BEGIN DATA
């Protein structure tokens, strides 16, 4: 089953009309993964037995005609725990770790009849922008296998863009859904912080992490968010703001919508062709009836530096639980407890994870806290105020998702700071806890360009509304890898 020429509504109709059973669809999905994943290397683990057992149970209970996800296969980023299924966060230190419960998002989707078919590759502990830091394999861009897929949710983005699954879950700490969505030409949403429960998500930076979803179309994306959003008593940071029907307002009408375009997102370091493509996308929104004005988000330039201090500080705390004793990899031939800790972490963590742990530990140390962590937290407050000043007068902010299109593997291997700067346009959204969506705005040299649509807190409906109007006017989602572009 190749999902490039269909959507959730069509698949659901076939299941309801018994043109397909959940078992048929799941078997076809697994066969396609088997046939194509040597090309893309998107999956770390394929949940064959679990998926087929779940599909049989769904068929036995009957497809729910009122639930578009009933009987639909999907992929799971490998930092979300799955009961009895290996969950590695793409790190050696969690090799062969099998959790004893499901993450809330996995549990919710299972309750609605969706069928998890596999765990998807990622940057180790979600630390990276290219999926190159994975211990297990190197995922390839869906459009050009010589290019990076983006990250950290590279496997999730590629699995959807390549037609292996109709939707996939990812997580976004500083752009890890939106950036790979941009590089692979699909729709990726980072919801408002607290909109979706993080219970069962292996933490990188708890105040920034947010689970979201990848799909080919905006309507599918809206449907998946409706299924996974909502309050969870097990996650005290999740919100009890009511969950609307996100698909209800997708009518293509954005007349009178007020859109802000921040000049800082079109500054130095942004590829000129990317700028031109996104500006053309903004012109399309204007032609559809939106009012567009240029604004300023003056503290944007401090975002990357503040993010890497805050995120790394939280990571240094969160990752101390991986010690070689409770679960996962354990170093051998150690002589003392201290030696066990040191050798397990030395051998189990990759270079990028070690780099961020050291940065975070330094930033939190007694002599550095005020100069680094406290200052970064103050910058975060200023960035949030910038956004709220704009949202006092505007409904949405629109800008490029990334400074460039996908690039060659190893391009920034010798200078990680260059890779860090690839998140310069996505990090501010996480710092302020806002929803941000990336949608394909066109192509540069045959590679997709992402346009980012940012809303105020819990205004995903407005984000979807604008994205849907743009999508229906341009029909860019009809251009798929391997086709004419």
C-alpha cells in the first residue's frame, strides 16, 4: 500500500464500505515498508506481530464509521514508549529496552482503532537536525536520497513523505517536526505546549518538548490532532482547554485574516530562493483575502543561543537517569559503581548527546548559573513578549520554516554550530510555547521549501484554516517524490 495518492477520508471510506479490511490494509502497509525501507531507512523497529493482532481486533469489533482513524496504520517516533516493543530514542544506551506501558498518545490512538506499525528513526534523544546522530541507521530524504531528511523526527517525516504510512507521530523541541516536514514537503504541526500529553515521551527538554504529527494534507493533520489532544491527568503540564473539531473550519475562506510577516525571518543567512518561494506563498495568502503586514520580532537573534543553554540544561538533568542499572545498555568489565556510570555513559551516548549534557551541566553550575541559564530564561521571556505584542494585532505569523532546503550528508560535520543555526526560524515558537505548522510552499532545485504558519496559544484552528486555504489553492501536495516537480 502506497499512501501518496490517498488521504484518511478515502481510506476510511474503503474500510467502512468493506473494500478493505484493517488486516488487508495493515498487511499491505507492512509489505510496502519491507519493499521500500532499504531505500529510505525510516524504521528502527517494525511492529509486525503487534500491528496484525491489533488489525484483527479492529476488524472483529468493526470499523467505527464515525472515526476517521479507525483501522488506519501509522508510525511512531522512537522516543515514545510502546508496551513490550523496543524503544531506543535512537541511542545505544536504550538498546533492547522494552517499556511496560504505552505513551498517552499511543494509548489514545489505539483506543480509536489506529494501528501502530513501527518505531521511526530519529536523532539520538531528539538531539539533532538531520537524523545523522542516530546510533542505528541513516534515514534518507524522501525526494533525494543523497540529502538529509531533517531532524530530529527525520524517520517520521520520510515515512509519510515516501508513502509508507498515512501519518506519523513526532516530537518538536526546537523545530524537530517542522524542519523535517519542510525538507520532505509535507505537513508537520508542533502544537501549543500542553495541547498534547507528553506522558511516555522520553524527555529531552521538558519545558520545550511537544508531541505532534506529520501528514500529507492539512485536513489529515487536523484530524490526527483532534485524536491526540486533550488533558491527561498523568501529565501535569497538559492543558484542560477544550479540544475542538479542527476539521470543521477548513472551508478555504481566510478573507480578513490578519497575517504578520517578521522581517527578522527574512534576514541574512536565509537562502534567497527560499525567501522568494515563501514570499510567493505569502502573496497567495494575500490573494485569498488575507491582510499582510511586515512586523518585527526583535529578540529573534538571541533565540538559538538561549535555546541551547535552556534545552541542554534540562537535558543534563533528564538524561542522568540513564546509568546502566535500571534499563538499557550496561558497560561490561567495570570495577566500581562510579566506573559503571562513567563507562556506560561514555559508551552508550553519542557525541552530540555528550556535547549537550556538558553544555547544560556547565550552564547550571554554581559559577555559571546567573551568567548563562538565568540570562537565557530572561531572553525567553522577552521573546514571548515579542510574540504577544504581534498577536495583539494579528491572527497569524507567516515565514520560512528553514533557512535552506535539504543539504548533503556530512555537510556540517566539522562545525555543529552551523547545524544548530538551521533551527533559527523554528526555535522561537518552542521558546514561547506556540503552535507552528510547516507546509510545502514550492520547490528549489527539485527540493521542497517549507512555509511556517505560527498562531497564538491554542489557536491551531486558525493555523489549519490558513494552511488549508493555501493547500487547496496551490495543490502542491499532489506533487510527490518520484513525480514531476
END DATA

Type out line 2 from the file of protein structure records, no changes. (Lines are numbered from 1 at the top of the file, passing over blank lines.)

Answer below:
C-alpha cells in the first residue's frame, strides 16, 4: 500500500464500505515498508506481530464509521514508549529496552482503532537536525536520497513523505517536526505546549518538548490532532482547554485574516530562493483575502543561543537517569559503581548527546548559573513578549520554516554550530510555547521549501484554516517524490 495518492477520508471510506479490511490494509502497509525501507531507512523497529493482532481486533469489533482513524496504520517516533516493543530514542544506551506501558498518545490512538506499525528513526534523544546522530541507521530524504531528511523526527517525516504510512507521530523541541516536514514537503504541526500529553515521551527538554504529527494534507493533520489532544491527568503540564473539531473550519475562506510577516525571518543567512518561494506563498495568502503586514520580532537573534543553554540544561538533568542499572545498555568489565556510570555513559551516548549534557551541566553550575541559564530564561521571556505584542494585532505569523532546503550528508560535520543555526526560524515558537505548522510552499532545485504558519496559544484552528486555504489553492501536495516537480 502506497499512501501518496490517498488521504484518511478515502481510506476510511474503503474500510467502512468493506473494500478493505484493517488486516488487508495493515498487511499491505507492512509489505510496502519491507519493499521500500532499504531505500529510505525510516524504521528502527517494525511492529509486525503487534500491528496484525491489533488489525484483527479492529476488524472483529468493526470499523467505527464515525472515526476517521479507525483501522488506519501509522508510525511512531522512537522516543515514545510502546508496551513490550523496543524503544531506543535512537541511542545505544536504550538498546533492547522494552517499556511496560504505552505513551498517552499511543494509548489514545489505539483506543480509536489506529494501528501502530513501527518505531521511526530519529536523532539520538531528539538531539539533532538531520537524523545523522542516530546510533542505528541513516534515514534518507524522501525526494533525494543523497540529502538529509531533517531532524530530529527525520524517520517520521520520510515515512509519510515516501508513502509508507498515512501519518506519523513526532516530537518538536526546537523545530524537530517542522524542519523535517519542510525538507520532505509535507505537513508537520508542533502544537501549543500542553495541547498534547507528553506522558511516555522520553524527555529531552521538558519545558520545550511537544508531541505532534506529520501528514500529507492539512485536513489529515487536523484530524490526527483532534485524536491526540486533550488533558491527561498523568501529565501535569497538559492543558484542560477544550479540544475542538479542527476539521470543521477548513472551508478555504481566510478573507480578513490578519497575517504578520517578521522581517527578522527574512534576514541574512536565509537562502534567497527560499525567501522568494515563501514570499510567493505569502502573496497567495494575500490573494485569498488575507491582510499582510511586515512586523518585527526583535529578540529573534538571541533565540538559538538561549535555546541551547535552556534545552541542554534540562537535558543534563533528564538524561542522568540513564546509568546502566535500571534499563538499557550496561558497560561490561567495570570495577566500581562510579566506573559503571562513567563507562556506560561514555559508551552508550553519542557525541552530540555528550556535547549537550556538558553544555547544560556547565550552564547550571554554581559559577555559571546567573551568567548563562538565568540570562537565557530572561531572553525567553522577552521573546514571548515579542510574540504577544504581534498577536495583539494579528491572527497569524507567516515565514520560512528553514533557512535552506535539504543539504548533503556530512555537510556540517566539522562545525555543529552551523547545524544548530538551521533551527533559527523554528526555535522561537518552542521558546514561547506556540503552535507552528510547516507546509510545502514550492520547490528549489527539485527540493521542497517549507512555509511556517505560527498562531497564538491554542489557536491551531486558525493555523489549519490558513494552511488549508493555501493547500487547496496551490495543490502542491499532489506533487510527490518520484513525480514531476